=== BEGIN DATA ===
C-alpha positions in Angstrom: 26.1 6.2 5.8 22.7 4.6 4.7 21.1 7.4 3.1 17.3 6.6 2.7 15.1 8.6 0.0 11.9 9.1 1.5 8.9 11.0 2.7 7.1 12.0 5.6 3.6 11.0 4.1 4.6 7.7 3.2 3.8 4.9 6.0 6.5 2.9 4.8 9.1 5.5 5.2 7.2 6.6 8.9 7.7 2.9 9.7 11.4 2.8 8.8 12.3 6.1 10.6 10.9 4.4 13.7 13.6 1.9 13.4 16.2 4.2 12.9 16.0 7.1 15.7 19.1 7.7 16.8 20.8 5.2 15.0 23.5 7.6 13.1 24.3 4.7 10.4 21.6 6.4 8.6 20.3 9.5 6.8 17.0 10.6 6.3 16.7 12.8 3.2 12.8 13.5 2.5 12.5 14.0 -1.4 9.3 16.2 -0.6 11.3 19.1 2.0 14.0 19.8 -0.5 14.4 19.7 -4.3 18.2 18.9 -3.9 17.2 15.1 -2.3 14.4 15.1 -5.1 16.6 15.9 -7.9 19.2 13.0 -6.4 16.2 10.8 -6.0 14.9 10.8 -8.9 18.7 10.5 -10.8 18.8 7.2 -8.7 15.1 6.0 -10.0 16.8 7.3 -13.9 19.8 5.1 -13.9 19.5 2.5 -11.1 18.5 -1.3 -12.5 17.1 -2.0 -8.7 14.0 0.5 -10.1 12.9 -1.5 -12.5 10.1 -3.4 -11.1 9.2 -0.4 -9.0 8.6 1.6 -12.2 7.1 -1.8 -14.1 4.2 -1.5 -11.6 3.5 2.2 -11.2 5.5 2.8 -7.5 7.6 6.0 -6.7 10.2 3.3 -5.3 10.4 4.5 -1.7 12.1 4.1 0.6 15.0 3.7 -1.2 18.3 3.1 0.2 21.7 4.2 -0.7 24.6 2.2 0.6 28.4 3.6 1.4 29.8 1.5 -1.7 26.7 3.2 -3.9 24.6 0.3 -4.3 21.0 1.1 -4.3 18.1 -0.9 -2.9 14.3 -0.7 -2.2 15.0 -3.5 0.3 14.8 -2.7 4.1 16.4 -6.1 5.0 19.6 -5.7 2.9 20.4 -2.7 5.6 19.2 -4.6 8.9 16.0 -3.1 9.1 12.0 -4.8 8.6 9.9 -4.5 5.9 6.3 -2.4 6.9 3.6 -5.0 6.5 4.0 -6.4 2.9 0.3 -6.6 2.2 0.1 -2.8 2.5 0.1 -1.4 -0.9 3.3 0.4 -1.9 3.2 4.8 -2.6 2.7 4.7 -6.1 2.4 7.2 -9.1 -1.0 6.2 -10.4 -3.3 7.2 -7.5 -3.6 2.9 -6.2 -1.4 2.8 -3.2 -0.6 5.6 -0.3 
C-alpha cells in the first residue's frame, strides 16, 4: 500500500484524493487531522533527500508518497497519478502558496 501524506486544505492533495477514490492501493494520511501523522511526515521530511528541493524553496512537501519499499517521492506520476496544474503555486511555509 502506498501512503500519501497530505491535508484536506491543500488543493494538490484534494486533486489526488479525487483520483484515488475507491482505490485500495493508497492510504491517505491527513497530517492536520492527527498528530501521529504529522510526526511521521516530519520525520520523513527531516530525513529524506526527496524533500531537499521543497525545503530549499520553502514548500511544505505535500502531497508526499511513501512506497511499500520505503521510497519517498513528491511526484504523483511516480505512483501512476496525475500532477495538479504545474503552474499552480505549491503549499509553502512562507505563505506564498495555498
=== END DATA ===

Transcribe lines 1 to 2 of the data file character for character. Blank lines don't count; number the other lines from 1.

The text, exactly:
C-alpha positions in Angstrom: 26.1 6.2 5.8 22.7 4.6 4.7 21.1 7.4 3.1 17.3 6.6 2.7 15.1 8.6 0.0 11.9 9.1 1.5 8.9 11.0 2.7 7.1 12.0 5.6 3.6 11.0 4.1 4.6 7.7 3.2 3.8 4.9 6.0 6.5 2.9 4.8 9.1 5.5 5.2 7.2 6.6 8.9 7.7 2.9 9.7 11.4 2.8 8.8 12.3 6.1 10.6 10.9 4.4 13.7 13.6 1.9 13.4 16.2 4.2 12.9 16.0 7.1 15.7 19.1 7.7 16.8 20.8 5.2 15.0 23.5 7.6 13.1 24.3 4.7 10.4 21.6 6.4 8.6 20.3 9.5 6.8 17.0 10.6 6.3 16.7 12.8 3.2 12.8 13.5 2.5 12.5 14.0 -1.4 9.3 16.2 -0.6 11.3 19.1 2.0 14.0 19.8 -0.5 14.4 19.7 -4.3 18.2 18.9 -3.9 17.2 15.1 -2.3 14.4 15.1 -5.1 16.6 15.9 -7.9 19.2 13.0 -6.4 16.2 10.8 -6.0 14.9 10.8 -8.9 18.7 10.5 -10.8 18.8 7.2 -8.7 15.1 6.0 -10.0 16.8 7.3 -13.9 19.8 5.1 -13.9 19.5 2.5 -11.1 18.5 -1.3 -12.5 17.1 -2.0 -8.7 14.0 0.5 -10.1 12.9 -1.5 -12.5 10.1 -3.4 -11.1 9.2 -0.4 -9.0 8.6 1.6 -12.2 7.1 -1.8 -14.1 4.2 -1.5 -11.6 3.5 2.2 -11.2 5.5 2.8 -7.5 7.6 6.0 -6.7 10.2 3.3 -5.3 10.4 4.5 -1.7 12.1 4.1 0.6 15.0 3.7 -1.2 18.3 3.1 0.2 21.7 4.2 -0.7 24.6 2.2 0.6 28.4 3.6 1.4 29.8 1.5 -1.7 26.7 3.2 -3.9 24.6 0.3 -4.3 21.0 1.1 -4.3 18.1 -0.9 -2.9 14.3 -0.7 -2.2 15.0 -3.5 0.3 14.8 -2.7 4.1 16.4 -6.1 5.0 19.6 -5.7 2.9 20.4 -2.7 5.6 19.2 -4.6 8.9 16.0 -3.1 9.1 12.0 -4.8 8.6 9.9 -4.5 5.9 6.3 -2.4 6.9 3.6 -5.0 6.5 4.0 -6.4 2.9 0.3 -6.6 2.2 0.1 -2.8 2.5 0.1 -1.4 -0.9 3.3 0.4 -1.9 3.2 4.8 -2.6 2.7 4.7 -6.1 2.4 7.2 -9.1 -1.0 6.2 -10.4 -3.3 7.2 -7.5 -3.6 2.9 -6.2 -1.4 2.8 -3.2 -0.6 5.6 -0.3 
C-alpha cells in the first residue's frame, strides 16, 4: 500500500484524493487531522533527500508518497497519478502558496 501524506486544505492533495477514490492501493494520511501523522511526515521530511528541493524553496512537501519499499517521492506520476496544474503555486511555509 502506498501512503500519501497530505491535508484536506491543500488543493494538490484534494486533486489526488479525487483520483484515488475507491482505490485500495493508497492510504491517505491527513497530517492536520492527527498528530501521529504529522510526526511521521516530519520525520520523513527531516530525513529524506526527496524533500531537499521543497525545503530549499520553502514548500511544505505535500502531497508526499511513501512506497511499500520505503521510497519517498513528491511526484504523483511516480505512483501512476496525475500532477495538479504545474503552474499552480505549491503549499509553502512562507505563505506564498495555498